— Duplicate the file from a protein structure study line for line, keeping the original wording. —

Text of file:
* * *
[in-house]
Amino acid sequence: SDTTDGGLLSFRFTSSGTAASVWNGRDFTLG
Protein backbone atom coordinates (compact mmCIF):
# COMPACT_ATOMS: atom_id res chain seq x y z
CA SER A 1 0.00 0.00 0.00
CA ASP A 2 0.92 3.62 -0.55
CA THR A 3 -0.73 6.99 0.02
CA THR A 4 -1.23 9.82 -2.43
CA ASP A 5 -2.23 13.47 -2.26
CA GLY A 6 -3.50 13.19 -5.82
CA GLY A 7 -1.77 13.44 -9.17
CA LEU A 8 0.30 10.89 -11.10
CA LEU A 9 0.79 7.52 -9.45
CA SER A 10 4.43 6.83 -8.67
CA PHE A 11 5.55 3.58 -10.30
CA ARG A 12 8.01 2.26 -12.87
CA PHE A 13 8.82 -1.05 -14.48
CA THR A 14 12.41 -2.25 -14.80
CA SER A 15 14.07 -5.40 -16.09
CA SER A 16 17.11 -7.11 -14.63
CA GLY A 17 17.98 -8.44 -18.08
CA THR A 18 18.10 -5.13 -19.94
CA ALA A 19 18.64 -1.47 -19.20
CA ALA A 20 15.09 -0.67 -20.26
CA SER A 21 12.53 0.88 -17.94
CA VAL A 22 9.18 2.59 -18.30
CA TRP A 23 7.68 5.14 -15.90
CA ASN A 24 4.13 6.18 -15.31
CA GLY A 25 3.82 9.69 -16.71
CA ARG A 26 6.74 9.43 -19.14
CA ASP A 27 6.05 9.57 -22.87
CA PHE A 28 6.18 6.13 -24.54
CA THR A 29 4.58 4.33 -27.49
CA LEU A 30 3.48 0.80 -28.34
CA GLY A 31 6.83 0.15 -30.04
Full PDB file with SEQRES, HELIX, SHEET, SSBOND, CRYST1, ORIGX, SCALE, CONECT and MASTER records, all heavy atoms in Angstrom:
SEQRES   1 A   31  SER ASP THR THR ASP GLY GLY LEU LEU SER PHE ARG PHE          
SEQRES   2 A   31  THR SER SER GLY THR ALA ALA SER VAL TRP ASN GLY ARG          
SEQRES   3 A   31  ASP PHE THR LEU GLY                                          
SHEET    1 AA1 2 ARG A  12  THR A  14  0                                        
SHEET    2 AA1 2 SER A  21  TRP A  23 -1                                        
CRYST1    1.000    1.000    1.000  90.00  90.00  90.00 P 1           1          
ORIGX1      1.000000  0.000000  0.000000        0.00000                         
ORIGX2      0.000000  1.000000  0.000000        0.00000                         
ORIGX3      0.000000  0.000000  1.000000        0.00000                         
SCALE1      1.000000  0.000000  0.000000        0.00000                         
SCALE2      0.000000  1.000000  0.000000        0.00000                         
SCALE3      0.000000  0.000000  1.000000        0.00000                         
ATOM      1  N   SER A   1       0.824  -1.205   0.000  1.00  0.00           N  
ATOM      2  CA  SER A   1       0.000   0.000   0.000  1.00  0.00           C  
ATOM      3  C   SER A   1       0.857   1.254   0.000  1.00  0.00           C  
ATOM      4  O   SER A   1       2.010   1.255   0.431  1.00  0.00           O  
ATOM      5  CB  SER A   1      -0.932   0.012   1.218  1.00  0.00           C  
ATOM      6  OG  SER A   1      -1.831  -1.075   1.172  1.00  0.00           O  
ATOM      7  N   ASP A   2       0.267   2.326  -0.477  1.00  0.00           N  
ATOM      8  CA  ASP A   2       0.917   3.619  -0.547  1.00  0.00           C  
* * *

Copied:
[in-house]
Amino acid sequence: SDTTDGGLLSFRFTSSGTAASVWNGRDFTLG
Protein backbone atom coordinates (compact mmCIF):
# COMPACT_ATOMS: atom_id res chain seq x y z
CA SER A 1 0.00 0.00 0.00
CA ASP A 2 0.92 3.62 -0.55
CA THR A 3 -0.73 6.99 0.02
CA THR A 4 -1.23 9.82 -2.43
CA ASP A 5 -2.23 13.47 -2.26
CA GLY A 6 -3.50 13.19 -5.82
CA GLY A 7 -1.77 13.44 -9.17
CA LEU A 8 0.30 10.89 -11.10
CA LEU A 9 0.79 7.52 -9.45
CA SER A 10 4.43 6.83 -8.67
CA PHE A 11 5.55 3.58 -10.30
CA ARG A 12 8.01 2.26 -12.87
CA PHE A 13 8.82 -1.05 -14.48
CA THR A 14 12.41 -2.25 -14.80
CA SER A 15 14.07 -5.40 -16.09
CA SER A 16 17.11 -7.11 -14.63
CA GLY A 17 17.98 -8.44 -18.08
CA THR A 18 18.10 -5.13 -19.94
CA ALA A 19 18.64 -1.47 -19.20
CA ALA A 20 15.09 -0.67 -20.26
CA SER A 21 12.53 0.88 -17.94
CA VAL A 22 9.18 2.59 -18.30
CA TRP A 23 7.68 5.14 -15.90
CA ASN A 24 4.13 6.18 -15.31
CA GLY A 25 3.82 9.69 -16.71
CA ARG A 26 6.74 9.43 -19.14
CA ASP A 27 6.05 9.57 -22.87
CA PHE A 28 6.18 6.13 -24.54
CA THR A 29 4.58 4.33 -27.49
CA LEU A 30 3.48 0.80 -28.34
CA GLY A 31 6.83 0.15 -30.04
Full PDB file with SEQRES, HELIX, SHEET, SSBOND, CRYST1, ORIGX, SCALE, CONECT and MASTER records, all heavy atoms in Angstrom:
SEQRES   1 A   31  SER ASP THR THR ASP GLY GLY LEU LEU SER PHE ARG PHE          
SEQRES   2 A   31  THR SER SER GLY THR ALA ALA SER VAL TRP ASN GLY ARG          
SEQRES   3 A   31  ASP PHE THR LEU GLY                                          
SHEET    1 AA1 2 ARG A  12  THR A  14  0                                        
SHEET    2 AA1 2 SER A  21  TRP A  23 -1                                        
CRYST1    1.000    1.000    1.000  90.00  90.00  90.00 P 1           1          
ORIGX1      1.000000  0.000000  0.000000        0.00000                         
ORIGX2      0.000000  1.000000  0.000000        0.00000                         
ORIGX3      0.000000  0.000000  1.000000        0.00000                         
SCALE1      1.000000  0.000000  0.000000        0.00000                         
SCALE2      0.000000  1.000000  0.000000        0.00000                         
SCALE3      0.000000  0.000000  1.000000        0.00000                         
ATOM      1  N   SER A   1       0.824  -1.205   0.000  1.00  0.00           N  
ATOM      2  CA  SER A   1       0.000   0.000   0.000  1.00  0.00           C  
ATOM      3  C   SER A   1       0.857   1.254   0.000  1.00  0.00           C  
ATOM      4  O   SER A   1       2.010   1.255   0.431  1.00  0.00           O  
ATOM      5  CB  SER A   1      -0.932   0.012   1.218  1.00  0.00           C  
ATOM      6  OG  SER A   1      -1.831  -1.075   1.172  1.00  0.00           O  
ATOM      7  N   ASP A   2       0.267   2.326  -0.477  1.00  0.00           N  
ATOM      8  CA  ASP A   2       0.917   3.619  -0.547  1.00  0.00           C  